As part of the company’s long-term commitment to developing new therapeutic options for patients with HCV, Boehringer Ingelheim recently completed enrolment for its pivotal Phase III interferon-free HCVerso™ 1 and 2 trials. The trials are evaluating the treatment regimen of faldaprevir*, deleobuvir* and ribavirin in genotype-1b infected patients. 

 

References

  1. J. Lalezari. Rapid and Consistent Virologic Responses in a Phase 2 Trial of a New All-Oral Combination of Faldaprevir, Deleobuvir, and PPI-668, with and without Ribavirin, in Patients with HCV Genotype-1a Infection
  2. ClinicalTrials.gov. Study of PPI-668, BI 207127 and Faldaprevir, With and Without Ribavirin, in the Treatment of Chronic Hepatitis C. May 2013. http://clinicaltrials.gov/ct2/show/NCT01859962?term=ppi-668&rank=2 [last accessed 07/10/13]
  3. A. Thompson. Interleukin-28B Polymorphism Improves Viral Kinetics and Is the Strongest Pretreatment Predictor of Sustained Virologic Response in Genotype 1 Hepatitis C Virus. 2010.
  4. ClinicalTrials.gov. Efficacy and Safety of BI 201335 in Combination With Pegylated Interferon-alpha and Ribavirin in Treatment-naïve Genotype 1 Hepatitis C Infected Patients. http://clinicaltrials.gov/ct2/show/NCT01343888?term=bi+201335&rank=4 [Last accessed 17/09/13]
  5. ClinicalTrials.gov. BI 201335 Used in Treatment Naive Patients Infected With Genotype 1 Chronic Hepatitis C Infection. http://clinicaltrials.gov/ct2/show/NCT01297270?term=bi+201335&rank=5 [Last accessed 17/09/13]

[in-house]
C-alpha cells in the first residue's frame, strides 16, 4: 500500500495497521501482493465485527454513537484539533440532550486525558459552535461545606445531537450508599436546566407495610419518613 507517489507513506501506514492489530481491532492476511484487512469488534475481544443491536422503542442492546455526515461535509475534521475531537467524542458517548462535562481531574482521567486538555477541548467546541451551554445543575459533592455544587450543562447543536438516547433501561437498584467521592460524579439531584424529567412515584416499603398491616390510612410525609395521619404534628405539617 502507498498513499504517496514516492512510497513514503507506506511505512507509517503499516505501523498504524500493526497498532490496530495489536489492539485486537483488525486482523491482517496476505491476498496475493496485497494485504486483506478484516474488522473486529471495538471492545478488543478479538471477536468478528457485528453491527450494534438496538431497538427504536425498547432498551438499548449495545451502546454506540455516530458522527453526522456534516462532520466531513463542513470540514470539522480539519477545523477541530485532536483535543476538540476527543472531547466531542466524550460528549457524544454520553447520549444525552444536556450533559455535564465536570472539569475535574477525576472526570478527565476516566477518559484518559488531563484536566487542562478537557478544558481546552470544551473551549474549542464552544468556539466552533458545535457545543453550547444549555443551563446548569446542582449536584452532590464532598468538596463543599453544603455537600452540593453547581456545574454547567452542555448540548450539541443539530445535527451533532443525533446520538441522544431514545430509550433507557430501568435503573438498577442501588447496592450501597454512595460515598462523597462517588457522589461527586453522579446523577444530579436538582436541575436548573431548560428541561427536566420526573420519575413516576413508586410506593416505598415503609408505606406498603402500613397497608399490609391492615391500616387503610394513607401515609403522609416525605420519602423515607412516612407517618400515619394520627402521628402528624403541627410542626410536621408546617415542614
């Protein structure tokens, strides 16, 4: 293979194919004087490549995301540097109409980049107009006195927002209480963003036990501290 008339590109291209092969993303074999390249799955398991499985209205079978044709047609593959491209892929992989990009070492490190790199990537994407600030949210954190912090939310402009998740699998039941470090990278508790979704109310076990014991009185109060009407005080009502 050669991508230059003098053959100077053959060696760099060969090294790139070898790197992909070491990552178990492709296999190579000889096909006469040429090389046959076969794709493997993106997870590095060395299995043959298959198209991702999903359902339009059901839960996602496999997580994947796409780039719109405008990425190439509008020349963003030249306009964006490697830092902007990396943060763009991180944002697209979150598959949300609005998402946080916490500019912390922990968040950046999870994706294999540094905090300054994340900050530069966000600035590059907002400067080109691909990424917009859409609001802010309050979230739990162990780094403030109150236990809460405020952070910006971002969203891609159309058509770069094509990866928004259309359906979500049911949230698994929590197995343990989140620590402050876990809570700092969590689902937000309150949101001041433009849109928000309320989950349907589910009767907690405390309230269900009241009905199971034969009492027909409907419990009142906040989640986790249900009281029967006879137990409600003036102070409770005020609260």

6. ClinicalTrials.gov. Pivotal Trial Treatment Experienced Patient Infected With Hepatitis C Virus (HCV) Genotype 1 (GT1). http://clinicaltrials.gov/ct2/show/NCT01358864?term=bi+201335&rank=14 [Last accessed 17/09/13]
  7. ClinicalTrials.gov. Phase III Trial of BI 201335 in Treatment Naive (TN) and Relapser Hepatitis C Virus (HCV)- Human Immunodeficiency Virus (HIV) Coinfected Patients. http://clinicaltrials.gov/ct2/show/NCT01399619?term=bi+201335+HIV&rank=1 [Last accessed 17/09/13]
  8. ClinicalTrials.gov. IFN-free Combination Therapy in HCV-infected Patients Treatment-naive: HCVerso1. http://clinicaltrial.gov/ct2/show/NCT01732796?term=faldaprevir+bi+207127&rank=3 [Last accessed 17/09/13]
  9. ClinicalTrials.gov. Phase 3 Study of BI 207127 in Combination With Faldaprevir and Ribavirin for Treatment of Patients With Hepatitis C Infection, Including Patients Who Are Not Eligible to Receive Peginterferon: HCVerso2. http://clinicaltrial.gov/ct2/show/NCT01728324?term=faldaprevir+bi+207127&rank=2 [Last accessed 17/09/13]
  10. World Health Organisation. Hepatitis C. 2002 http://www.who.int/csr/disease/hepatitis/Hepc.pdf [Last accessed on 23/09/13
  11. Centers for Disease Control and Prevention (2012) Hepatitis C available at: http://wwwnc.cdc.gov/travel/yellowbook/2012/chapter-3-infectious-diseases-related-to-travel/hepatitis-c.htm [Last accessed on 23/09/13]
  12. World Health Organisation. Hepatitis C Fact Sheet. Updated July 2012 http://www.who.int/mediacentre/factsheets/fs164/en/index.html [Last accessed on 16/09/13]
  13. Chen S.L., Morgan T.R. The Natural History of Hepatitis C Virus (HCV) Infection. Int J Med Sci 2006; 3:47-52. Available from http://www.medsci.org/v03p0047.htm [Last accessed on 16/09/13]
  14. Soriano, Vincent et al. New Therapies for Hepatitis C Virus Infection. Clinical Infectious Disease 2009; 48:313–20